Just maybe, if the designer is (re)designing his 4th or 5th data entry system, (or other simple, linear flow, data in-process-results out system), and the project is small enough that one person can envisage and retain the entire systems flow in their head. Then, just maybe.

      But for anything that involves leading edge development, or more than one man can keep in his head at one time, waterfall is useless. And the cause of many billions of wasted £/$/¥ over the past 40 years.

      Waterfall lives up to its name: once you're over the edge, there is no way but down. The smallest change in requirements; or misinterpretation of those requirements; or miscalculation regarding scale, speed, or technical feasibility; and the end result is a dog of a system that condemns your users to perpetual pain; your programmers to constant make-do; or the project to cancellation. Or all three.


      Examine what is said, not who speaks -- Silence betokens consent -- Love the truth but pardon error.
      "Science is about questioning the status quo. Questioning authority".
      In the absence of evidence, opinion is indistinguishable from prejudice.
        Waterfall lives up to its name: once you're over the edge, there is no way but down. The smallest change in requirements; or misinterpretation of those requirements; or miscalculation regarding scale, speed, or technical feasibility; and the end result is a dog of a system that condemns your users to perpetual pain; your programmers to constant make-do; or the project to cancellation. Or all three.

        I see no aplicability for scale, speed or technical feasibility here since this project is not meant to be fast at this moment. Moritz mentioned earlier that Rakudo is 10^2 to 10^3 times slower than Perl5.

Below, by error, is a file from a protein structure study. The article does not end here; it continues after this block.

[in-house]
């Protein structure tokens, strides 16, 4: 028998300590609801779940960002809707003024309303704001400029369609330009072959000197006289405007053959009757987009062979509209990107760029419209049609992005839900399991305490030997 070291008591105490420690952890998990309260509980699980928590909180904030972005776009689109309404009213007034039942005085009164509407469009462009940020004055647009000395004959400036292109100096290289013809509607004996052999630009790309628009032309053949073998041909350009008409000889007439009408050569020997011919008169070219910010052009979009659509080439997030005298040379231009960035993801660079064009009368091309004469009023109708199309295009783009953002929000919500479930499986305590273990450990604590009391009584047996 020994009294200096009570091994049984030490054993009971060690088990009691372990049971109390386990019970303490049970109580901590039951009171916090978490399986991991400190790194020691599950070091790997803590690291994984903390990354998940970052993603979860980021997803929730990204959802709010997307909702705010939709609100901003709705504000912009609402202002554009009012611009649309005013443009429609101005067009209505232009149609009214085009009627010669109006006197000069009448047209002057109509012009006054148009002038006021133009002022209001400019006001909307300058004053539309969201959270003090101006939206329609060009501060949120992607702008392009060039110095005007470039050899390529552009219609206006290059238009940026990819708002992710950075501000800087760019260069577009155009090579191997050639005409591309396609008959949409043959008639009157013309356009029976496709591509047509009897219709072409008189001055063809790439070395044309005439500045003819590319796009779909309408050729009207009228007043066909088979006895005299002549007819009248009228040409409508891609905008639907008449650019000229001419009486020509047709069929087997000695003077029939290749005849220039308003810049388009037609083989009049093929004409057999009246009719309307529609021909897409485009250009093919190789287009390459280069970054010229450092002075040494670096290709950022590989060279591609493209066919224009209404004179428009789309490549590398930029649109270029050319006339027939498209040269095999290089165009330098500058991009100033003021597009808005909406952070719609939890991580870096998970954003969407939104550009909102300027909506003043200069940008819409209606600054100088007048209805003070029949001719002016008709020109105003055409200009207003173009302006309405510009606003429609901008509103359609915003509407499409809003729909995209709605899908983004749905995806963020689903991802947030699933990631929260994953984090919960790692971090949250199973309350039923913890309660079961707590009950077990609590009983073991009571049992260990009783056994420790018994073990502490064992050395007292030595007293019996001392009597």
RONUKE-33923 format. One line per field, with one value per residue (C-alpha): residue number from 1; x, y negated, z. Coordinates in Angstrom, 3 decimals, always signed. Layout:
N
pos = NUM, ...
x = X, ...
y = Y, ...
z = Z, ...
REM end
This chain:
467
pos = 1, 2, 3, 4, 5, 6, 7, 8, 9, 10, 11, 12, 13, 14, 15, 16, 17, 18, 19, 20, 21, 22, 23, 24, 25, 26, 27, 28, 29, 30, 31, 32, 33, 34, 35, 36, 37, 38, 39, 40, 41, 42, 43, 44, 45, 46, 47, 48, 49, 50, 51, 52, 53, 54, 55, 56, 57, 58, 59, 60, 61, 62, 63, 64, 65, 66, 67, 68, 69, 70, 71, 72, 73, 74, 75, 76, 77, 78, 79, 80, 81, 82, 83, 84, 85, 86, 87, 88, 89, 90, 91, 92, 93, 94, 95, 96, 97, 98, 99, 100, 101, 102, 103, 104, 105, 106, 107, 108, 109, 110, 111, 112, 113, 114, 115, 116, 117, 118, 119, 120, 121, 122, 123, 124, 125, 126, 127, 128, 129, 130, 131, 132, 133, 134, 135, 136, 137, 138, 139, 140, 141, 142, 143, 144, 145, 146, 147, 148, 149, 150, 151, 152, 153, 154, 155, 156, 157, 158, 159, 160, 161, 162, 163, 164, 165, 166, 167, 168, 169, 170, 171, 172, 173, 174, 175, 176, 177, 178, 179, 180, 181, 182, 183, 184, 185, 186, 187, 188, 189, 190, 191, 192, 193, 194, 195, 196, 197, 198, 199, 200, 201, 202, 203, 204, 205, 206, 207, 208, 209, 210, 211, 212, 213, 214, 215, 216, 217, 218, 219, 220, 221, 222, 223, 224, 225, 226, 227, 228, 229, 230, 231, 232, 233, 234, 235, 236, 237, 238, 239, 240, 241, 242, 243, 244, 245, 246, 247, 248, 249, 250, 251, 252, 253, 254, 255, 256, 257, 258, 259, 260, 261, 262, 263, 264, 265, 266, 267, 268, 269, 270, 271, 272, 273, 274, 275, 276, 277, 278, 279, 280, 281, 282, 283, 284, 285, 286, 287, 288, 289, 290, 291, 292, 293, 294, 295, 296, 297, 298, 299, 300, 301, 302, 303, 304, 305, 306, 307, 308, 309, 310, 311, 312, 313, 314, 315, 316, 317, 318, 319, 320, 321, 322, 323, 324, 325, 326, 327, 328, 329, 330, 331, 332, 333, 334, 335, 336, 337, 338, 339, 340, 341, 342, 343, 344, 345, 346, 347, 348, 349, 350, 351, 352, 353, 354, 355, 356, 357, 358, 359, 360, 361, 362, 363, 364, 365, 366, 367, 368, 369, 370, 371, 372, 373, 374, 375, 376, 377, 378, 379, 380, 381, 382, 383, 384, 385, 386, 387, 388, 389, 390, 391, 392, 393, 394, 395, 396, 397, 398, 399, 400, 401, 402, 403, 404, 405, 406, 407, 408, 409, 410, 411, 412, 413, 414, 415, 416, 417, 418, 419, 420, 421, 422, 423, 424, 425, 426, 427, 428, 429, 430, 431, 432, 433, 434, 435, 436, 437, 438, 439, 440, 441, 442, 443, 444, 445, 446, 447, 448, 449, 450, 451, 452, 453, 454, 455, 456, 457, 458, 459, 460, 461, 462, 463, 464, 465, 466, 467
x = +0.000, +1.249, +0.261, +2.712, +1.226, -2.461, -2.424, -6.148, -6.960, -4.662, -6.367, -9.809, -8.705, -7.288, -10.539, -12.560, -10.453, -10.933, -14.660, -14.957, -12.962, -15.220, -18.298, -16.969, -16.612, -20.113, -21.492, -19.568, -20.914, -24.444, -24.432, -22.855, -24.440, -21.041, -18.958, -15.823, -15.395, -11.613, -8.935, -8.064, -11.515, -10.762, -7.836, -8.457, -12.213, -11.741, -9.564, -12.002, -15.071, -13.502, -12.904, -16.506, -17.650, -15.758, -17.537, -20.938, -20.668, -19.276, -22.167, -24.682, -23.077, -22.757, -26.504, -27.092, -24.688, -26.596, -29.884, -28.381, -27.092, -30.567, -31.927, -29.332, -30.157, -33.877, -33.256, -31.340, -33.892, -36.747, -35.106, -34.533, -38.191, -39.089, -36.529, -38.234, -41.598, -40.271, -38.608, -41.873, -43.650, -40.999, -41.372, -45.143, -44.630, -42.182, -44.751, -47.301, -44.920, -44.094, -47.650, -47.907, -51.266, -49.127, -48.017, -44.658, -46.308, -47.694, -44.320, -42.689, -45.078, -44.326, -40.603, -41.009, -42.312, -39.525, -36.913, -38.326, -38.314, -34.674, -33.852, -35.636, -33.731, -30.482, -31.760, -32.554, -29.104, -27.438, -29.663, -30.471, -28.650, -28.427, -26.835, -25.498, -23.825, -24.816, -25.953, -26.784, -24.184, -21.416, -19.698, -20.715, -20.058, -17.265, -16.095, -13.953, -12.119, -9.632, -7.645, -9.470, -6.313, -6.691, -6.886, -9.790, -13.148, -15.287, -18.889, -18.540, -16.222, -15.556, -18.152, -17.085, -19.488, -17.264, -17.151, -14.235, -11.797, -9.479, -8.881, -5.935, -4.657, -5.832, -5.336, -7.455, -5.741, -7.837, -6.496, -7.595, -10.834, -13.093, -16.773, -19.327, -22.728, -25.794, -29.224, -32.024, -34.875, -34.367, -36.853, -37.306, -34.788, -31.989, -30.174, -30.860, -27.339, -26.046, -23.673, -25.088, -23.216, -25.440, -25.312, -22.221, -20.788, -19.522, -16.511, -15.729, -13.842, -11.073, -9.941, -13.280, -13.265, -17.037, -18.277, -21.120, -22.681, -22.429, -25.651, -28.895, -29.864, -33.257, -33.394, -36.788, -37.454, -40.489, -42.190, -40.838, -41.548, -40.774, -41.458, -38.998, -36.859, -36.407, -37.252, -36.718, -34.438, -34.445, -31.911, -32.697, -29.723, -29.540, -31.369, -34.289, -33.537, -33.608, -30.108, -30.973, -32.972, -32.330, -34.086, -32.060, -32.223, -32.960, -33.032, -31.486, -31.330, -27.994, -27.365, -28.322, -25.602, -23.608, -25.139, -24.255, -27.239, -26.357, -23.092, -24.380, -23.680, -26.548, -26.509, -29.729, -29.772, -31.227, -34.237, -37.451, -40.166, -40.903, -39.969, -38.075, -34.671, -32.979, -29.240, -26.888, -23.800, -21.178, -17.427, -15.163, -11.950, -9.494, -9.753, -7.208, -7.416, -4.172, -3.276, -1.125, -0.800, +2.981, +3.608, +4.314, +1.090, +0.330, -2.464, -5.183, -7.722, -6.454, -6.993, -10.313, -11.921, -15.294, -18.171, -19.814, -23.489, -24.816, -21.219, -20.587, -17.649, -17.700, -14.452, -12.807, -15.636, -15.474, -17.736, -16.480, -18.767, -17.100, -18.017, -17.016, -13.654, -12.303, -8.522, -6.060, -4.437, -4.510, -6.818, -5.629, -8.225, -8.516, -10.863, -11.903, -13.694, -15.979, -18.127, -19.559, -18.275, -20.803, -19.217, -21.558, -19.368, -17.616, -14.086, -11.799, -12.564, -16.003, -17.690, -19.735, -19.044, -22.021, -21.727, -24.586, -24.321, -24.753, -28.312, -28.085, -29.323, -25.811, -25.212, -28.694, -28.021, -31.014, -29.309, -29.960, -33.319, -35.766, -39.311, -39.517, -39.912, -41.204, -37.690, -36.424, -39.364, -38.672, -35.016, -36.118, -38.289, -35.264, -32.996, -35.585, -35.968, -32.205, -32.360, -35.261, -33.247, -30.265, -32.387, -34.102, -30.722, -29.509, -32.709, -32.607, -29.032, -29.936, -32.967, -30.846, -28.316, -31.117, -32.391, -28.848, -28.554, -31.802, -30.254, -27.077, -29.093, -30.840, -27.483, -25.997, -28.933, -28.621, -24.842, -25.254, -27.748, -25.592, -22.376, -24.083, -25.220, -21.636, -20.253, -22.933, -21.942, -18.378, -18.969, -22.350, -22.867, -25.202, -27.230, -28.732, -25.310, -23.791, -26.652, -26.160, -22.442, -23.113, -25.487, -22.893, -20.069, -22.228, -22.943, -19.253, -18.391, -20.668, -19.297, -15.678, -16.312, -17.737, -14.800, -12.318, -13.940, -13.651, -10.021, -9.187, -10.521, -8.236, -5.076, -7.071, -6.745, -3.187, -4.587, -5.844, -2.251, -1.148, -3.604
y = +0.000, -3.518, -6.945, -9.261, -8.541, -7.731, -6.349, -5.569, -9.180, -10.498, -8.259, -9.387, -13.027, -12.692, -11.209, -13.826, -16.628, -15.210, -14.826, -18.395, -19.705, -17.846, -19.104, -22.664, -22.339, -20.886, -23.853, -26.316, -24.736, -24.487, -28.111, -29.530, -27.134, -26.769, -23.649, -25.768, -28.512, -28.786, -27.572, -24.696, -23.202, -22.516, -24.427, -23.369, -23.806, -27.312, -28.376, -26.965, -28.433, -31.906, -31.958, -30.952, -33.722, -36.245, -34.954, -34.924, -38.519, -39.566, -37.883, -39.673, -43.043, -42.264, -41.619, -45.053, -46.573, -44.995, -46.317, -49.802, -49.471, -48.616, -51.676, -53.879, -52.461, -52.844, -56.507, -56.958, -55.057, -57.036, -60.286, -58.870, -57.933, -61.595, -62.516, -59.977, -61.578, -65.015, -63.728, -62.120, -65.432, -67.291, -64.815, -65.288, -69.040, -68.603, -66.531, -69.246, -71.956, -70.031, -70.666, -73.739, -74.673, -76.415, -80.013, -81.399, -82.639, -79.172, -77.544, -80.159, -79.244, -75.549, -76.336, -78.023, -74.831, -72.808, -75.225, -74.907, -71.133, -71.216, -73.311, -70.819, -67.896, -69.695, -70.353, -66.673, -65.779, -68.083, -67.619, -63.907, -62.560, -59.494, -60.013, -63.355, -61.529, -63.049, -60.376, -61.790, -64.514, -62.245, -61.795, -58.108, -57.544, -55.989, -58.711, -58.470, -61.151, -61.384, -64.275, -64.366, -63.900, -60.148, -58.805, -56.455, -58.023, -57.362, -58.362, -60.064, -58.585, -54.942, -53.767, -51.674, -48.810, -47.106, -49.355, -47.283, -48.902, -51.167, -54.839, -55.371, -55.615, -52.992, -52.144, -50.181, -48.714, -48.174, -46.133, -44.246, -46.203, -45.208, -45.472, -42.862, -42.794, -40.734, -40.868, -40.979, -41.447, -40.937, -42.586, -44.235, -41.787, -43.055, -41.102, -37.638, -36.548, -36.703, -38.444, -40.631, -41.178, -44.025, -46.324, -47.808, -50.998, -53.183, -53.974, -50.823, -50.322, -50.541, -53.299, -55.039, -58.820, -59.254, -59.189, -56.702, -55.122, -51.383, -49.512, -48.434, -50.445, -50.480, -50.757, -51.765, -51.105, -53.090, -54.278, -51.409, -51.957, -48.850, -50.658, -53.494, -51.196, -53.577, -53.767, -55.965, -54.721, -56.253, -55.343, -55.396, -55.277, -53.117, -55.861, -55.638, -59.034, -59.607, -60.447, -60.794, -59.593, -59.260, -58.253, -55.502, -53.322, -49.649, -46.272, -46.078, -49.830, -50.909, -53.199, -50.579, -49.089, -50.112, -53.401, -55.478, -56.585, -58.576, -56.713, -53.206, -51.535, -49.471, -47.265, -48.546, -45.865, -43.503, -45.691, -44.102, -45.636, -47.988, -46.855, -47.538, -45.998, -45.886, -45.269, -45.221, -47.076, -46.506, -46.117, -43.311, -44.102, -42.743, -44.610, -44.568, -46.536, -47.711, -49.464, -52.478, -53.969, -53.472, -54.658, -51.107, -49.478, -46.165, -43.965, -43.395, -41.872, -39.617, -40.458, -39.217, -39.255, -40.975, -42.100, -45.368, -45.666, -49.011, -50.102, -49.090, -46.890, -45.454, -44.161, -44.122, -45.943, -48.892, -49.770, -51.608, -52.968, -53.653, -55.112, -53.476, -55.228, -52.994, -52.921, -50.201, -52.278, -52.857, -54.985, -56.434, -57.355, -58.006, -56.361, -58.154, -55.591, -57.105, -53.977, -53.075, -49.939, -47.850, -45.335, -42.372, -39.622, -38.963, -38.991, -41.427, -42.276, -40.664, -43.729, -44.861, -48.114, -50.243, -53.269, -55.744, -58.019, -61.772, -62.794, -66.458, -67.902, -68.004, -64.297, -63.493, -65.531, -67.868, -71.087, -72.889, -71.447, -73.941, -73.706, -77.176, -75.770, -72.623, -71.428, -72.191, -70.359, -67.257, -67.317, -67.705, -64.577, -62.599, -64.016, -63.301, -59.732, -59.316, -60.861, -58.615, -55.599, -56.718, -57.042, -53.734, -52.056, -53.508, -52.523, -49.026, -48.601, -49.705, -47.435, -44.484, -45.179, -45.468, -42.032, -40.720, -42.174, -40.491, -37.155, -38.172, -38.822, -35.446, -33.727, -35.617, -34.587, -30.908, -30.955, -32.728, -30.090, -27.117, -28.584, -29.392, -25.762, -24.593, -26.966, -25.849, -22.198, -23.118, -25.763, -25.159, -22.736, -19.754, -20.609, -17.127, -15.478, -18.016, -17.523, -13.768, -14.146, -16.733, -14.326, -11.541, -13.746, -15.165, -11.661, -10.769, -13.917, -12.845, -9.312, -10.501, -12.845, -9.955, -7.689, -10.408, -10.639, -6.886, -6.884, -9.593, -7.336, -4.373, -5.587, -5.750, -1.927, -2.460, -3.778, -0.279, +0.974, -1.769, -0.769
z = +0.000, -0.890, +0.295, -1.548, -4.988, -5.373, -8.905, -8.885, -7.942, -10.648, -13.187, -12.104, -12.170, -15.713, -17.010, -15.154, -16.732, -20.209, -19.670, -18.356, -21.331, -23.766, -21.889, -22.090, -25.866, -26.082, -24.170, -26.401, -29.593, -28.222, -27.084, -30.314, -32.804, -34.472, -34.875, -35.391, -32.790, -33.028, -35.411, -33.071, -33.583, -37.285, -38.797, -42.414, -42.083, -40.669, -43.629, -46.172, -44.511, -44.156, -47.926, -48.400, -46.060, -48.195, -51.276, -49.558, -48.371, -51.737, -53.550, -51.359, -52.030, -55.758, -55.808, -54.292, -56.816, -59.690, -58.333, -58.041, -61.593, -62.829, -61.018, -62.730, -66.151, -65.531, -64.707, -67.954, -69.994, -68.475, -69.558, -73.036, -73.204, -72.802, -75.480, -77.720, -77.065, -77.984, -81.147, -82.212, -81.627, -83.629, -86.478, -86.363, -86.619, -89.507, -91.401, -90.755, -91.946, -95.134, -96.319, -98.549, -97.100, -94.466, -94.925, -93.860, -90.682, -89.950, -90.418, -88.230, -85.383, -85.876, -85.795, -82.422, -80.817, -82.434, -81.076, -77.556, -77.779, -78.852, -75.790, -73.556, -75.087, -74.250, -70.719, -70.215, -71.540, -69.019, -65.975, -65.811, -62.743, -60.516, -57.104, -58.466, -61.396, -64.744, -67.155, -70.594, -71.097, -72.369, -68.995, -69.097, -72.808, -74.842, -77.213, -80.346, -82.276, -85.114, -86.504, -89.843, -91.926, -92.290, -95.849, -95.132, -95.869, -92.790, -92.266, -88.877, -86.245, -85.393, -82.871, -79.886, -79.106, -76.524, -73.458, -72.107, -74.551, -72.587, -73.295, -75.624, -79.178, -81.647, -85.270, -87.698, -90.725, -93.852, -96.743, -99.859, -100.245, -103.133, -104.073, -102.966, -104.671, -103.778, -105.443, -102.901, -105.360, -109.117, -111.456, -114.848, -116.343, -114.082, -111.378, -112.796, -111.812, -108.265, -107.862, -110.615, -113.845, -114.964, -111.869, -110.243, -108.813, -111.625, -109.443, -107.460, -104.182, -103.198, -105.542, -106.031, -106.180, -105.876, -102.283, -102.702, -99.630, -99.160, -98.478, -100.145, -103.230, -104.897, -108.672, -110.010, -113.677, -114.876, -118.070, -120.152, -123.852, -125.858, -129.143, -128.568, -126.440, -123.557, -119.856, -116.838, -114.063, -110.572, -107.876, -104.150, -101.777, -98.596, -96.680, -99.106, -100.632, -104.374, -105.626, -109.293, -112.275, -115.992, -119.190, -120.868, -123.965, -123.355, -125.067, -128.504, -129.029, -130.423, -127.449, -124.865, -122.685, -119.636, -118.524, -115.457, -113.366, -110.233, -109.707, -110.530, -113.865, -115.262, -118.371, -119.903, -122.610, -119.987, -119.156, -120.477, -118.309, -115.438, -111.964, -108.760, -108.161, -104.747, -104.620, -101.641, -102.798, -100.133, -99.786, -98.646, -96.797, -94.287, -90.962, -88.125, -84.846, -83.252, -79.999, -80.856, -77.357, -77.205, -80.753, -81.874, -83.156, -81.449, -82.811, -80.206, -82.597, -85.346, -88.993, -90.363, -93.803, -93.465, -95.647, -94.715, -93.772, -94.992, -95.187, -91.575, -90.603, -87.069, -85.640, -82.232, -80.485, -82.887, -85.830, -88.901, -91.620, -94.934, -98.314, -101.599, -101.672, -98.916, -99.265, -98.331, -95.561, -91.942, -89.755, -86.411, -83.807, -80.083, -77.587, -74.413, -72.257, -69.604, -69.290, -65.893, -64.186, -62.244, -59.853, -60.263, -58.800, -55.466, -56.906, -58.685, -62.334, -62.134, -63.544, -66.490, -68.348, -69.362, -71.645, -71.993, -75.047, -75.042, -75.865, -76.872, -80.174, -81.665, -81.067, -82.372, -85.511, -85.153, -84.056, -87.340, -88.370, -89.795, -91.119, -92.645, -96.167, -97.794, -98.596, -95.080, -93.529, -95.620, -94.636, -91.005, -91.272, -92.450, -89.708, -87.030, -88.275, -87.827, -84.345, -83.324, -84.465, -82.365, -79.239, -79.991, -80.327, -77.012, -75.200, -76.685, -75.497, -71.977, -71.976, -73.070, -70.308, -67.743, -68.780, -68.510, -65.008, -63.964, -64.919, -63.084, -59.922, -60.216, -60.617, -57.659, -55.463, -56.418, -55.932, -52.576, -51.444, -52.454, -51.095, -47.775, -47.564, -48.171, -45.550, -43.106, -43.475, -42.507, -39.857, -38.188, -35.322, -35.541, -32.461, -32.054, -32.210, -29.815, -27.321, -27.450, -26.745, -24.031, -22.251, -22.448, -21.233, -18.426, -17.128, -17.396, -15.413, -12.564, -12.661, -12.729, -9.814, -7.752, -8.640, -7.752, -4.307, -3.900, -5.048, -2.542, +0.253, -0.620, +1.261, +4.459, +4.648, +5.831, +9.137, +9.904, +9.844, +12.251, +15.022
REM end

But for anything that involves leading edge development, or more than one man can keep in his head at one time, waterfall is useless. And the cause of many billions of wasted /$/ over the past 40 years.

        Obviously there's no concern for money spent because this is a volunteer project as Moritz mentioned and Chromatic also mentioned this. And time is also not a problem since as they both mentioned they want to build something cool that has never been attempted before. So it doesn't matter how long this takes. Maybe forever, maybe never, maybe in 20 years. They want to build something that has never been attempted, it's like talking about the atomic bomb (except that at Los Alamos they trained hardcore physicists that were inventors, and they really knew what the hell they were doing and the government invested huge amounts of money in the project)

      Why don't you people get the spec finished before starting to implement anything ?
      The best way to test a spec to see if it actually makes any sense is to (try to) implement them. It's only after you've spend a lot of energy implementing something that you realize there's a much better (for some value of 'better') way!
      If you write code while not having a finished spec you're probably writing code that will get deleted on further revisions of the spec so you're basically wasting time.
      Not really. Image you're in a fork of the road. You don't know which path to take. You turn right. It's a dead-end. You return to the fork in the road. Have you wasted time? After all, you're not any closer to your target. It may look so, but you've gained valuable knowledge - you now know which road not to take. Wasn't it Knuth who wrote that after you've finished a program, it's time to throw it all away, and start over again, using the gained knowledge to write something better?